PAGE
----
(redirected from empaths)
Also found in: Encyclopedia.


n. pl. em·paths
One who is highly sensitive to the feelings of others and has a high capacity for empathy: "He was also something of an empath, intuitively alert, it would seem, to what was going on behind those faces" (Roberta Smith).

[Back-formation from empathy (on the model of telepath).]
References in periodicals archive ?
To add to the uniqueness of this festival, we have also included one-on-one sessions by appointments that include empaths and psychic sensitive readers for angel cards, tarot cards, soul destiny join medical intuitives and reiki and energy healers for the complete spectrum of body-mind-spirit healing.
@ChrisWick_ My fellow empaths, you're no one's energetic debit card or credit card.
Rose Rosetree's Empath Empowerment is the only trademarked system in America for helping empaths to stop suffering in ways that aren't about being sensitive but, rather, result from having an empath's highly porous aura.
" Because of their ability to immerse themselves in someone else's experience, empaths are known to attract narcissists and vice versa.
Summary: Though everyone is susceptible to emotional contagion, it is amplified in empaths and highly sensitive people.
" She writes that in the British sci-fi series Doctor Who the humanoid Oods are gentle empaths with two complementary brains each, one in their tentacled heads, one held in their hands, until oppressive humans replace the latter with sphered "techno-communicators" controlling how and to whom the Oods speak.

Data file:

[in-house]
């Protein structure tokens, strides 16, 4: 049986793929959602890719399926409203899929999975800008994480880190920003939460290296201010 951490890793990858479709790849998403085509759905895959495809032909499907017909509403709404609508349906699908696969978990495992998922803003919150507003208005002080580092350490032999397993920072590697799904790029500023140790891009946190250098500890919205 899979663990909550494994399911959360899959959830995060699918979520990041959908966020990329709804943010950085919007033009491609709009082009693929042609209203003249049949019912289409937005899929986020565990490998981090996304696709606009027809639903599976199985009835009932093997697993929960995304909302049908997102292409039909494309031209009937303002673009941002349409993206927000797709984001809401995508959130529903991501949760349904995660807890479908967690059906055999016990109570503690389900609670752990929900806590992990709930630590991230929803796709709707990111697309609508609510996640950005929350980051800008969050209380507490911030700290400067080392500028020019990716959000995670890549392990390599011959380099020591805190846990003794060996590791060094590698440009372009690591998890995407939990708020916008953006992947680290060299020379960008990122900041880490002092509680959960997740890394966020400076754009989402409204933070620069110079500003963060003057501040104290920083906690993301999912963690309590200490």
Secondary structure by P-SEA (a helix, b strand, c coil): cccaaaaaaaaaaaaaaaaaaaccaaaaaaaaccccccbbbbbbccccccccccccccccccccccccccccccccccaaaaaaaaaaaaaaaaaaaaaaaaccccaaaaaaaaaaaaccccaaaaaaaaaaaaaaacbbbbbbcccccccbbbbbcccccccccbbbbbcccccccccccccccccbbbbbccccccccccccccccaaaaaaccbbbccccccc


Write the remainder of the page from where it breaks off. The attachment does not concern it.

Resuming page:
Empaths have the power to positively change themselves, their families, and the rest of the world.
How does MLA light that spark and support risk takers, innovators, disruptors, failures, empaths, and "frolleagues." How do we cultivate, and grow and encourage leaders to, as Bennis said, "inhabit" these leadership roles?
Still, most separated stars refuse to spill the beans, so frustrated fans and other intrusive empaths will just have to like it-or lump it!
Snell focuses on the exchange that takes place between book and reader, arguing that the child must give something in exchange for the lessons learned from a book: "In exchange for the gift of diversity-in-literature--or, more specifically, for a text that plots a trajectory from parochialism to cosmopolitanism--readers are expected to give of themselves in return as global activists, or, at the very least, cosmopolitan empaths in-the-making" (260).
Projection does enter into even the most sensitive of empaths. But most importantly, if Zuckerman chooses the medical field as a temporary fantasy, Roth, then in writing The Anatomy Lesson, clearly chooses to stay around and make something out of "incurable life." Roth writes because he feels he does not deserve the pain.